But over the past month, both Salon and Vanity Fair have reported that psychologists have advised CIA interrogators on crafting their interrogation regimens. Those psychologists were at one time involved with a Fort Bragg-based program known as SERE, for "Survival, Evasion, Resistance and Escape," intended to instruct U.S. special-operations forces on how to withstand abusive interrogation if captured. A recently-released Pentagon inspector general's report found that SERE techniques influenced military interrogations in Guantanamo Bay, Iraq and Afghanistan, but not much was known about the influence of SERE on the CIA program.
Both pieces disclosed that CIA received the dubious benefits of SERE as well. Two SERE-affiliated psychologists, Bruce Jessen and James Elmer Mitchell, assisted the CIA in "reverse-engineering" the SERE training received by U.S. forces in order to determine what coercive techniques would successfully break an al-Qaeda detainee.
It's possible that McConnell was referring to the presence of psychologists at the CIA's "black sites," the off-the-books detention facilities where the agency interrogates high-level al-Qaeda captives. Even that, however, would be a surprising break from the intelligence community's consistent silence about its interrogation relationship with the SERE program. But the involvement of physicians -- what's commonly meant by "doctors" -- in any CIA interrogation is something that had previously been shrouded in rumor. A call for clarification placed to the the Office of the Director of National Intelligence has yet to be returned.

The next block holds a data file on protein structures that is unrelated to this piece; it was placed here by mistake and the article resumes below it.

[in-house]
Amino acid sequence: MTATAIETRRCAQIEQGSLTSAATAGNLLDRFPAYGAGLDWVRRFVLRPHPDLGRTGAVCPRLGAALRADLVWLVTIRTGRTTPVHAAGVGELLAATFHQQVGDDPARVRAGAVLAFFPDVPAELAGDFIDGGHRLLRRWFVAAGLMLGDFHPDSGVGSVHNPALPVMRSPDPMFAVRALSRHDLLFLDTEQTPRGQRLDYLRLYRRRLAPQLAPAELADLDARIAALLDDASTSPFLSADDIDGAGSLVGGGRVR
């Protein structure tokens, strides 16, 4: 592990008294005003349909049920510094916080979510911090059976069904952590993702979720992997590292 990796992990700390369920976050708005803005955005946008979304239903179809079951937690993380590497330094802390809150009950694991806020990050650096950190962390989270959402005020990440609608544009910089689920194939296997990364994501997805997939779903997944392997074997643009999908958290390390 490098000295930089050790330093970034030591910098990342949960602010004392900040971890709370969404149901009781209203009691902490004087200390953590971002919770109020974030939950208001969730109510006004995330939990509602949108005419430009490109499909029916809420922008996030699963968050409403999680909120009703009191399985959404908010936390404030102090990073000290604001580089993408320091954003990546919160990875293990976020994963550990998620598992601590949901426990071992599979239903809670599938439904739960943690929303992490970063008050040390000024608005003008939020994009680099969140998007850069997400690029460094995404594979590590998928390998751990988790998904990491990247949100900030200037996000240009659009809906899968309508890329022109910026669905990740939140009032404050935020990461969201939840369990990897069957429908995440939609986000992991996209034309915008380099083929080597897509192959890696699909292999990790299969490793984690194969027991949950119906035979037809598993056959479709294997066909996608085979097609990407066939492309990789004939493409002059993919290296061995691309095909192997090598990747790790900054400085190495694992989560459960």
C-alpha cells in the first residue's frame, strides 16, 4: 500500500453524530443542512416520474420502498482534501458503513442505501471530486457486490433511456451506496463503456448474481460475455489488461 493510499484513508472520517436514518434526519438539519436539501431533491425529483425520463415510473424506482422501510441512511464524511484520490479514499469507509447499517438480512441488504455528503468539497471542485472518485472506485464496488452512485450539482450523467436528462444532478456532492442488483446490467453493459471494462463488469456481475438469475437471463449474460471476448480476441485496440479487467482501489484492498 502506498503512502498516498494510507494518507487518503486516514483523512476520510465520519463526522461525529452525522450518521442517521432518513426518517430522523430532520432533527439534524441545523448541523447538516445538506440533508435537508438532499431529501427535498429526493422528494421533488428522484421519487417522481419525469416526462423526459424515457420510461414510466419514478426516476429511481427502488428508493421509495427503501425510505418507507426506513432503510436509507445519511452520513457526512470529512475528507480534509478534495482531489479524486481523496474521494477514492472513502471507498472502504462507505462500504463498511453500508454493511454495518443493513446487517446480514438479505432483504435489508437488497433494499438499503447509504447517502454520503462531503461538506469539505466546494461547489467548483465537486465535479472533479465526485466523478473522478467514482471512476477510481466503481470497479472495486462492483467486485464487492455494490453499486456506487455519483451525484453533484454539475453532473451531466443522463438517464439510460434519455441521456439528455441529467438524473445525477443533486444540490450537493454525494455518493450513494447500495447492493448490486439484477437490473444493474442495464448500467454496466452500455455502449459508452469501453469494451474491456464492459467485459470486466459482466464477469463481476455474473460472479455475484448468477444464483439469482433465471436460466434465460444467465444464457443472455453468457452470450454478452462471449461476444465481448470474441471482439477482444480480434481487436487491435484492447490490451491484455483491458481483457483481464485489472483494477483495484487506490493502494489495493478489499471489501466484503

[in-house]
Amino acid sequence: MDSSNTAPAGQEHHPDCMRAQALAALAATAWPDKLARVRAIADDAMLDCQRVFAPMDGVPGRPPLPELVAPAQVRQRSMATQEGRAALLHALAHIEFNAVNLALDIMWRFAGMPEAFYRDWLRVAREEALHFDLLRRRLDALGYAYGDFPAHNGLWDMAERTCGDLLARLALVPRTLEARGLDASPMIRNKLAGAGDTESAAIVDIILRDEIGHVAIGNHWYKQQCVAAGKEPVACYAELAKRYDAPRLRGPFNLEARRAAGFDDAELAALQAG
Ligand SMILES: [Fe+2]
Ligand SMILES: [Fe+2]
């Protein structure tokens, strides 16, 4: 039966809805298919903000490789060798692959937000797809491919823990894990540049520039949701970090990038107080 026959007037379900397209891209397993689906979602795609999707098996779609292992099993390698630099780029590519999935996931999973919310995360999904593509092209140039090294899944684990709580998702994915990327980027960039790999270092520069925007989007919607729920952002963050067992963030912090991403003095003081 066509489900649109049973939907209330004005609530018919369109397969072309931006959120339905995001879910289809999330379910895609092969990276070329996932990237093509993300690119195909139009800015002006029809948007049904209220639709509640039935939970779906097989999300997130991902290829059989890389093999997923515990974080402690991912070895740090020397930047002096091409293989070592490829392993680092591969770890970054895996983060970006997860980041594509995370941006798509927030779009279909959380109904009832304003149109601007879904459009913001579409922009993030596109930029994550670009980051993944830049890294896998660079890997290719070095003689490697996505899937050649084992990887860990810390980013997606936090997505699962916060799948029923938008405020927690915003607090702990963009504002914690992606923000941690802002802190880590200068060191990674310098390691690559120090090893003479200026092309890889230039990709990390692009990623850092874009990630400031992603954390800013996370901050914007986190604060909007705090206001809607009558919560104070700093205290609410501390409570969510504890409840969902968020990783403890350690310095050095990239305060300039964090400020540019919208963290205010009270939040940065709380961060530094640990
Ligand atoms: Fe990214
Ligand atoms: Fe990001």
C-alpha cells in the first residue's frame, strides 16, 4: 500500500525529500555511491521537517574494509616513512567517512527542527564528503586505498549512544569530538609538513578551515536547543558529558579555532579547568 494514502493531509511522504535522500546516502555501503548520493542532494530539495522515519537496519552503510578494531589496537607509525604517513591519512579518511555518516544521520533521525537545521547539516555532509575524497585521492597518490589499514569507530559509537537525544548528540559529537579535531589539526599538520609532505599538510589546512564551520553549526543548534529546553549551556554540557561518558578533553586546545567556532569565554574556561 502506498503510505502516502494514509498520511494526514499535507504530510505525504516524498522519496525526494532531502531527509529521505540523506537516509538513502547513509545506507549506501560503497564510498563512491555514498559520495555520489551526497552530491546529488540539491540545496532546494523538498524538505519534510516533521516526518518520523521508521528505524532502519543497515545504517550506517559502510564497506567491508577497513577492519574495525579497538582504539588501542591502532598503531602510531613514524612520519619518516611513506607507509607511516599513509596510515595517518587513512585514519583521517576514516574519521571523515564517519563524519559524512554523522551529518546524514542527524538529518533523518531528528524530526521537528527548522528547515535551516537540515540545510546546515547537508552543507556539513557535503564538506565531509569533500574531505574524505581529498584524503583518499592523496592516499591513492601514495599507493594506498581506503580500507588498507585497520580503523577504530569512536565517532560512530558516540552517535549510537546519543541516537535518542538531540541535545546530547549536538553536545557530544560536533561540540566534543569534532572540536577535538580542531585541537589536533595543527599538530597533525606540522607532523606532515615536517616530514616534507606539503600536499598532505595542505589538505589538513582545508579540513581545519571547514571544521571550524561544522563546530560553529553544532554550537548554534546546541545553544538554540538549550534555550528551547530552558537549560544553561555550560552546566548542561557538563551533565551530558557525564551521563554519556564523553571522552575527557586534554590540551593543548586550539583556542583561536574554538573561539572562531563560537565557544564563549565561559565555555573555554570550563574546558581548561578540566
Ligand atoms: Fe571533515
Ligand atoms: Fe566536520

If McConnell indeed meant to say that physicians are "monitoring" the interrogation program, it raises similar questions to those involving the psychologists. Are doctors using their medical knowledge to craft interrogations? Could doctors' understanding of the human body be used to inflict pain?
If so, the medical community will most likely react with horror. "The use of medical personnel such as physicians, psychiatrists and others in interrogation is an abrogation of the core tenets of the Hippocratic Oath," says Nathaniel Raymond, spokesman for Physicians for Human Rights. "A doctor's responsibility is to do no harm, not to calibrate harm or to engage in signing off for a detainee's ability to withstand physical or psychological torture."
Nor is this a moot point given Bush's executive order. The order is intended to ban torture -- though how ironclad a ban it actually creates is up for debate -- but it explicitly carves out a continuing role for doctors. According to the new rules, the CIA director must create a regimen for the "effective monitoring of the program, including with respect to medical matters, to ensure the safety of those in the program." Expect medical involvement with interrogations to increase -- and with it, concerns about ongoing abuse.
Update: Ross Feinstein, a spokesman for McConnell, declined to elaborate, saying the Meet The Press "transcript speaks for itself." He added that McConnell said that doctors would "monitor, not supervise" interrogations, would not say anything further -- including about whether McConnell was referring to physicians; in what capacity their "monitoring" would be employed by interrogators; or what change in the use of doctors the executive order heralds.